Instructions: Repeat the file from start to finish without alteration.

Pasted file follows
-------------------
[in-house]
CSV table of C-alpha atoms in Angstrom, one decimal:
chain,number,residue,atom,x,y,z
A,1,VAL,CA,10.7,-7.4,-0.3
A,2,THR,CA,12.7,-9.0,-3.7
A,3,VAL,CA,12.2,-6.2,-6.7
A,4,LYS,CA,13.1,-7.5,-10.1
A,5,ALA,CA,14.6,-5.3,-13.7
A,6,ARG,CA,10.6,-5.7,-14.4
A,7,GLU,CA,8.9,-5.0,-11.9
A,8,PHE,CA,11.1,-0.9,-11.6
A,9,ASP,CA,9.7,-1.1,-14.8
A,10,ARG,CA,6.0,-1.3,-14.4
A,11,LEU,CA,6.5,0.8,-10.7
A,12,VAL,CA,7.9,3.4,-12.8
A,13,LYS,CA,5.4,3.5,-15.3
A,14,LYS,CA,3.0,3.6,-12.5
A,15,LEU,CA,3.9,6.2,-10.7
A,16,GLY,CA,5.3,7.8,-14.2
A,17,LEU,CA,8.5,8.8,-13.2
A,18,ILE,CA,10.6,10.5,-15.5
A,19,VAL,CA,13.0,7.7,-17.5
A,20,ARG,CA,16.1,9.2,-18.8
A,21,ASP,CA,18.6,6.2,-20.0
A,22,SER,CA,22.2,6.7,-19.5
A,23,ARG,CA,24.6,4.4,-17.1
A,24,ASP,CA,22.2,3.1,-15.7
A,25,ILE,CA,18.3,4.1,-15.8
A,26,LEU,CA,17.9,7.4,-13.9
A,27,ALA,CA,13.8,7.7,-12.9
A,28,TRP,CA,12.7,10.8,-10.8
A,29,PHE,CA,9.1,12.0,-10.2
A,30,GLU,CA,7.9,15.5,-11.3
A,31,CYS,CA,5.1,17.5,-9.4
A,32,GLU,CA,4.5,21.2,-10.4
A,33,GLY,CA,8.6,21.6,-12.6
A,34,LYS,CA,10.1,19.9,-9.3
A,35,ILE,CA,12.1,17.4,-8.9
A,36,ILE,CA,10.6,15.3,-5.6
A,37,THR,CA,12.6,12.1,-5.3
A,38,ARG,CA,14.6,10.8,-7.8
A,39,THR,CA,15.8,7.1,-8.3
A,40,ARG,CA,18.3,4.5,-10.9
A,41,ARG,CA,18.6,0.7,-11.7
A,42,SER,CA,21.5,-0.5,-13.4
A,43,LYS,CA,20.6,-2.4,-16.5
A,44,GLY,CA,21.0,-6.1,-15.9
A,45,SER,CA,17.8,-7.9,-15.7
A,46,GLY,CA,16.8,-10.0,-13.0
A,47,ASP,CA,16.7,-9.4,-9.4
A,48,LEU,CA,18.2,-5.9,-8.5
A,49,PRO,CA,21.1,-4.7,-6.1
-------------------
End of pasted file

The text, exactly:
[in-house]
CSV table of C-alpha atoms in Angstrom, one decimal:
chain,number,residue,atom,x,y,z
A,1,VAL,CA,10.7,-7.4,-0.3
A,2,THR,CA,12.7,-9.0,-3.7
A,3,VAL,CA,12.2,-6.2,-6.7
A,4,LYS,CA,13.1,-7.5,-10.1
A,5,ALA,CA,14.6,-5.3,-13.7
A,6,ARG,CA,10.6,-5.7,-14.4
A,7,GLU,CA,8.9,-5.0,-11.9
A,8,PHE,CA,11.1,-0.9,-11.6
A,9,ASP,CA,9.7,-1.1,-14.8
A,10,ARG,CA,6.0,-1.3,-14.4
A,11,LEU,CA,6.5,0.8,-10.7
A,12,VAL,CA,7.9,3.4,-12.8
A,13,LYS,CA,5.4,3.5,-15.3
A,14,LYS,CA,3.0,3.6,-12.5
A,15,LEU,CA,3.9,6.2,-10.7
A,16,GLY,CA,5.3,7.8,-14.2
A,17,LEU,CA,8.5,8.8,-13.2
A,18,ILE,CA,10.6,10.5,-15.5
A,19,VAL,CA,13.0,7.7,-17.5
A,20,ARG,CA,16.1,9.2,-18.8
A,21,ASP,CA,18.6,6.2,-20.0
A,22,SER,CA,22.2,6.7,-19.5
A,23,ARG,CA,24.6,4.4,-17.1
A,24,ASP,CA,22.2,3.1,-15.7
A,25,ILE,CA,18.3,4.1,-15.8
A,26,LEU,CA,17.9,7.4,-13.9
A,27,ALA,CA,13.8,7.7,-12.9
A,28,TRP,CA,12.7,10.8,-10.8
A,29,PHE,CA,9.1,12.0,-10.2
A,30,GLU,CA,7.9,15.5,-11.3
A,31,CYS,CA,5.1,17.5,-9.4
A,32,GLU,CA,4.5,21.2,-10.4
A,33,GLY,CA,8.6,21.6,-12.6
A,34,LYS,CA,10.1,19.9,-9.3
A,35,ILE,CA,12.1,17.4,-8.9
A,36,ILE,CA,10.6,15.3,-5.6
A,37,THR,CA,12.6,12.1,-5.3
A,38,ARG,CA,14.6,10.8,-7.8
A,39,THR,CA,15.8,7.1,-8.3
A,40,ARG,CA,18.3,4.5,-10.9
A,41,ARG,CA,18.6,0.7,-11.7
A,42,SER,CA,21.5,-0.5,-13.4
A,43,LYS,CA,20.6,-2.4,-16.5
A,44,GLY,CA,21.0,-6.1,-15.9
A,45,SER,CA,17.8,-7.9,-15.7
A,46,GLY,CA,16.8,-10.0,-13.0
A,47,ASP,CA,16.7,-9.4,-9.4
A,48,LEU,CA,18.2,-5.9,-8.5
A,49,PRO,CA,21.1,-4.7,-6.1